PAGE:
We need to be clear about the fact that we cannot know the world at all. Each and everyone of us carries a world around in his or her head. When one of us dies, the world does not change; the world ends—namely the only world that this individual knew: the one in his or her head. Something is outside of our heads—no doubt. But precisely what its nature is, we cannot know in any direct and immediate sense. All our knowledge is mediate. To organize our knowledge, we set up explanatory and predictive hypotheses. The evolutionary hypothesis makes sense as long as we find evidence that fits the theoretical mold. When we find evidence that does not and when that contrary evidence abounds sufficiently, we may have a shift of assumptions, a shift which, when it is as global as the shift from theological thinking to scientific thinking in the 13th century, has been referred to by some as a paradigm shift. That is, not only a few hypotheses change, but an entire outlook and many hypotheses attached to that outlook may change.
Dr. Hovind’s challenge to prove the truth of evolution is, thus, either sadly misinformed or malicious. No scientific hypothesis can be verified beyond a shadow of a doubt; we are dealing in predictions under the pragmatic test for probability or probable truth. The attempt to prove the truth of scientific hypotheses died sometime in the 1920’s with the Verifiability Criterion of the Logical Positivists. I don’t know why the religionists are still trying to fight that battle—unless they know of that predicament of human reasoning and are trying to set up a false dilemma to persuade the gullible.
But let me buy into the false dilemma for a moment. Suppose that we need to reject the explanatory model of evolutionary theory to classify and to attempt an understanding of the fossil evidence that we are finding or the phenomena that Hubble is seeing in the far distant past. Suppose then that we have concluded that this theory is not verifiable and must thus be rejected. What do I have now? With divine agency, I now do not only have to explain the origin of the universe and its will to some form of assertion of the will to be, but I also will have to explain the origin of the spiritual being that accounts for the origin of the universe; I will have to account for how spiritual being asserts itself onto material being to create a world—you do remember the problem of how many angels can dance on the tip of pin, don’t you? That’s the problem: how does spiritual entity interact with material entity—a very serious problem if you buy into creationism. OK. From the explanatory and possibly falsifiable model of evolution, I have landed myself in a logical universe where I now have to explain the origin of the universe, the origin of the deity, and the mode of interaction between spiritual and material entities. And since the creative force is intelligent in some way, the acts may be internally motivated in that spiritual being and thus become completely unpredictable. Can you envision going to a physician who will diagnose your ailment with a comment that it’s a stone that God forgot to take out of the clay when s/he/it decided to create the world five minutes ago with all the memories, fossil data, and beings as you see them now. Such a world would be too ludicrous to make any sense of whatsoever. So, recognizing fully that evolution—like any scientific theory—is not true in any absolute sense but is under ongoing examination by the scientific community, I am still willing to live with these tenuous theory until we find out better than I would be willing to sell out to the lunatic fringe. I mean, it’s not the case that this world has never before been hoodwinked by the religionists before. The Greeks had already calculated the circumference of the earth by measuring the length of shadows of equally long sticks at the same time with many miles between the sticks. And then we made the terrific progress of ushering in Christianity to give us such blessings as the inquisition, the witch burnings, the killing of people who dared to think in variance of the major doctrines of the Christians, the flat-earth theory, and he most abhorrent doctrine of inheritable evil from Adam and Eve’s original sin.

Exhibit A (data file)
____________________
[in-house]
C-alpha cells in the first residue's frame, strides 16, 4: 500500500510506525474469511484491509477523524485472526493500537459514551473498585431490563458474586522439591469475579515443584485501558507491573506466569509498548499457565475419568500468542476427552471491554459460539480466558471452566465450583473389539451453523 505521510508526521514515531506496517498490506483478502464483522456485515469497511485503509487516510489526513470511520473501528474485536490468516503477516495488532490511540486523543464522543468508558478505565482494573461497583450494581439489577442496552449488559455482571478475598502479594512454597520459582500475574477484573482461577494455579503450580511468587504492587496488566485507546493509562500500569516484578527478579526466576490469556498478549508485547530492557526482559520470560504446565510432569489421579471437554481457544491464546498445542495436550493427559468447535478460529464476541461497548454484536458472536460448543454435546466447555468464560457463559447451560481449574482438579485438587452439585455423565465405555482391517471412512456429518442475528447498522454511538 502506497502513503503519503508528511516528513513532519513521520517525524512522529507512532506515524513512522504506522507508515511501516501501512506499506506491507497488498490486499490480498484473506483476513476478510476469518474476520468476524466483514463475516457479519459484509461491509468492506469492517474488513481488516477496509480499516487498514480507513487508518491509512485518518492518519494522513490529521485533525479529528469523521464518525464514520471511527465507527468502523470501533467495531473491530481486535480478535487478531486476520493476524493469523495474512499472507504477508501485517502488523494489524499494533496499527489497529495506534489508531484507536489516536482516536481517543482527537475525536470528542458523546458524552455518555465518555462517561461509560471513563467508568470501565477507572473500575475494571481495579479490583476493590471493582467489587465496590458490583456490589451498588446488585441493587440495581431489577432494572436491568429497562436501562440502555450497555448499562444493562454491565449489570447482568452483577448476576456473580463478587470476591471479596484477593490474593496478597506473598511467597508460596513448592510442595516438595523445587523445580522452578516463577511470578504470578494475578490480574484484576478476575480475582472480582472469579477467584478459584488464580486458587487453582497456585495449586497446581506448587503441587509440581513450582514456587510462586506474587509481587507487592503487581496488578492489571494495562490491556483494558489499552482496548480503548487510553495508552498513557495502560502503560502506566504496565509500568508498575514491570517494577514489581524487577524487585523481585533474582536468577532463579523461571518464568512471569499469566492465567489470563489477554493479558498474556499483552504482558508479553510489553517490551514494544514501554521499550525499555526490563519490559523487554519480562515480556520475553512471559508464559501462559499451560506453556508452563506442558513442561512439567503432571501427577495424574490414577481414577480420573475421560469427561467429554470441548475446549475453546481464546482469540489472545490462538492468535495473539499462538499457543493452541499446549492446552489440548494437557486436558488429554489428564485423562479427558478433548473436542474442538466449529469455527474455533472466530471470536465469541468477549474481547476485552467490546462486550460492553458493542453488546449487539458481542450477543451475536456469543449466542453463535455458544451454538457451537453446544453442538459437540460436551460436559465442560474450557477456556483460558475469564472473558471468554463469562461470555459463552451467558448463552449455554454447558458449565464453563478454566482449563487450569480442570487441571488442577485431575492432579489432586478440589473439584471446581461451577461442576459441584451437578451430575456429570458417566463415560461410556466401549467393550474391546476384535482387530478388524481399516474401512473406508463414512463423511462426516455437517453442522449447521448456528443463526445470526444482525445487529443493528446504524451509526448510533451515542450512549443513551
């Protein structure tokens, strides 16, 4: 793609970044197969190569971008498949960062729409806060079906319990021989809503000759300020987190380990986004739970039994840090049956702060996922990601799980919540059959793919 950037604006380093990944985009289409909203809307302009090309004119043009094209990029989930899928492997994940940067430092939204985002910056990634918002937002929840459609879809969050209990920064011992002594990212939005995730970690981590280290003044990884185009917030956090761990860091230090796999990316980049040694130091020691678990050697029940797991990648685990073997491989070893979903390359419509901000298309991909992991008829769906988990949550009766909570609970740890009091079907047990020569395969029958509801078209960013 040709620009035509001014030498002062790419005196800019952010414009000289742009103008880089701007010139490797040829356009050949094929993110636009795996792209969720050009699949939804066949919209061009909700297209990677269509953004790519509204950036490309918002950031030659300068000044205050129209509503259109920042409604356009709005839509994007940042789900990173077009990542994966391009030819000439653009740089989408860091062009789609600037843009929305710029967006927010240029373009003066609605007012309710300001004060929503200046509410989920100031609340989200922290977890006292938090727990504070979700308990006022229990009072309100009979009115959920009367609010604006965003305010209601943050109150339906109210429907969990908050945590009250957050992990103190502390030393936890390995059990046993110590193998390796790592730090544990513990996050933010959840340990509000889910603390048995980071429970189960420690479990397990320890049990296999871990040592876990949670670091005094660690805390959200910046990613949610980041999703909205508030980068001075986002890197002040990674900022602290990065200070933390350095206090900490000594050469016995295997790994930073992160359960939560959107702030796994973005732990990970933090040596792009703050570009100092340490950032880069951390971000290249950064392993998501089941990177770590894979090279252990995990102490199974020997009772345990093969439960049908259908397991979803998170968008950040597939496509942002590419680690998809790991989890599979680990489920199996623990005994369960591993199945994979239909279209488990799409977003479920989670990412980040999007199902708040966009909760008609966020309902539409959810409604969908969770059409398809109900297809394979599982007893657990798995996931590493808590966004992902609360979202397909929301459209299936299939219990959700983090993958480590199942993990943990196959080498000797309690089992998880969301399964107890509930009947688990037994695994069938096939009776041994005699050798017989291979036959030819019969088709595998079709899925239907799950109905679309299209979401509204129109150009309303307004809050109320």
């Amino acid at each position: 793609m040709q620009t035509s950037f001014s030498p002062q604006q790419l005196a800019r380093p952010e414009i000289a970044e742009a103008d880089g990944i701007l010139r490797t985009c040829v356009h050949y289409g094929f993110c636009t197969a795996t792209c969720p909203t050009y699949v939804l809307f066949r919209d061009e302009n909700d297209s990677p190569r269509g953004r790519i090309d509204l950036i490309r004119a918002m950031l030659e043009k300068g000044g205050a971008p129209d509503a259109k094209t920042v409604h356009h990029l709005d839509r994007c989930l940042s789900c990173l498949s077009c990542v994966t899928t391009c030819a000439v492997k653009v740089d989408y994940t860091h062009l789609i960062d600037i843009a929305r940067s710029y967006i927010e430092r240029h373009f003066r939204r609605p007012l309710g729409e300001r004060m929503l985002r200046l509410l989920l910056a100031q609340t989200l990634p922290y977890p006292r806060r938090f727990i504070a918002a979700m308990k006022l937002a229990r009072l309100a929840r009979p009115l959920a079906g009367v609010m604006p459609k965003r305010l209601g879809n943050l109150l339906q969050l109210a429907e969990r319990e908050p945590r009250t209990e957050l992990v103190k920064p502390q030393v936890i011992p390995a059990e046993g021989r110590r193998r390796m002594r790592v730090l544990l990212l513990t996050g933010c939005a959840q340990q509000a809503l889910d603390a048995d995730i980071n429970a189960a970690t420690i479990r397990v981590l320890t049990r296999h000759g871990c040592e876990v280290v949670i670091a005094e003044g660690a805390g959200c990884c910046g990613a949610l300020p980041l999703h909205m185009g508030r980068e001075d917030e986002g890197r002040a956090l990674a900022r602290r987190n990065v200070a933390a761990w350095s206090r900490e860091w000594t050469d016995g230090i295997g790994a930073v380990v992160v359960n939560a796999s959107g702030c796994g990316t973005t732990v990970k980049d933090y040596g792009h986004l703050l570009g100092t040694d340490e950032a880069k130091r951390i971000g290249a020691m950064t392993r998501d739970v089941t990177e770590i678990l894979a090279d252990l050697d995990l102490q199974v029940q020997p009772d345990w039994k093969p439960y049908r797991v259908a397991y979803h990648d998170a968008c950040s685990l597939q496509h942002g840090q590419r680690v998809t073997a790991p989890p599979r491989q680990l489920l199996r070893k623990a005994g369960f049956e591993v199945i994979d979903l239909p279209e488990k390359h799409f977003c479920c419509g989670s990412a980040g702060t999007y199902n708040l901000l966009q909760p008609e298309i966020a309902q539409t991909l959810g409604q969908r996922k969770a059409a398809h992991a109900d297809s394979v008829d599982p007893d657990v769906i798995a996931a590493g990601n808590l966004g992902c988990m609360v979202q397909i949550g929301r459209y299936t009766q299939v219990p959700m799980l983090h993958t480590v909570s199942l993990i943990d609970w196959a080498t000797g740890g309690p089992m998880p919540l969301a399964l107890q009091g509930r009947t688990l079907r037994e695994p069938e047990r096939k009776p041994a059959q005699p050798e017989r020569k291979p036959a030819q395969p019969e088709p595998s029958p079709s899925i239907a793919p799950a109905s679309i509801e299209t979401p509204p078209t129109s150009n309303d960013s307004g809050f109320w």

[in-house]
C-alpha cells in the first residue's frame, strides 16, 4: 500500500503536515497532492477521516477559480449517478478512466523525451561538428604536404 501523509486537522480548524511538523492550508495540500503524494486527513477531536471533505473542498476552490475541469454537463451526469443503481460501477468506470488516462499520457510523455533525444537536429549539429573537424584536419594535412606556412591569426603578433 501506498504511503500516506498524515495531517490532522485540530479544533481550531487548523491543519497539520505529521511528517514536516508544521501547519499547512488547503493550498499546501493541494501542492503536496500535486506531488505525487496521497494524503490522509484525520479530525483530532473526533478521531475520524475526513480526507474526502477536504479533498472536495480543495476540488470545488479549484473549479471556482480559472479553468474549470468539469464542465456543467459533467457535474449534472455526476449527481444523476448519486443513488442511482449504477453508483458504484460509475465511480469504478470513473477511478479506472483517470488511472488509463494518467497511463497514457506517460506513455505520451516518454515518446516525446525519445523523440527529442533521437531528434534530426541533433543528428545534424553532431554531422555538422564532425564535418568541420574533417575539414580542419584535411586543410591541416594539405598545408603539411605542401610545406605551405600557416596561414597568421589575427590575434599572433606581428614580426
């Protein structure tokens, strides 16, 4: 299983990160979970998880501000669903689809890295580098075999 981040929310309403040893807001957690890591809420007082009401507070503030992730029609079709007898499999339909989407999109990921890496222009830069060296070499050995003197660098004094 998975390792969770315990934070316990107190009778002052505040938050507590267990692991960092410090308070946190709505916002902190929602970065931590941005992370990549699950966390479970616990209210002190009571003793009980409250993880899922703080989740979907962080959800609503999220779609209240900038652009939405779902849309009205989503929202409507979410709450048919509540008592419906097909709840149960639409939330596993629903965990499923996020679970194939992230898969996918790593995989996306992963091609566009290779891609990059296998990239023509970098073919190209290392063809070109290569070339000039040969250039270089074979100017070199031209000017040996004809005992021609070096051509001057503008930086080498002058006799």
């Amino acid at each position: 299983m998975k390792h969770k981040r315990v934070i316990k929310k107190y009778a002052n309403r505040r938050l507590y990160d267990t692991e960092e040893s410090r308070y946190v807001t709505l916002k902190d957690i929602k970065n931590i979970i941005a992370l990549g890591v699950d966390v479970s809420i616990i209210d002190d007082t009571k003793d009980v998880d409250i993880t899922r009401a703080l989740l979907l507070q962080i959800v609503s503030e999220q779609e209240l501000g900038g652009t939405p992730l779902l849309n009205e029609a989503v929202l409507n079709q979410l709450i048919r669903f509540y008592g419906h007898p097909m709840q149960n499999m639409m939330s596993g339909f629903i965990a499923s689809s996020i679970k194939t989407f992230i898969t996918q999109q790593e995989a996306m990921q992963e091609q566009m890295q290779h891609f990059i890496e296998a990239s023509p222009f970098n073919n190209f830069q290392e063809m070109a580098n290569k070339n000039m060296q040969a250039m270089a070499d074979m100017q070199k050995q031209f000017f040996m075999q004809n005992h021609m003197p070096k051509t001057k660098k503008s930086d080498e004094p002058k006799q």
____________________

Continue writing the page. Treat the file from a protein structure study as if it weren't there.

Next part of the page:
Science does not know it all but can live with not knowing all; and I feel a lot more comfortable with that state of affairs than I would if I had to live under the scourge of the religious know-it-alls who permit no variances from a basic stance of totalitarianism expressed as arbitrarily derived FAITH.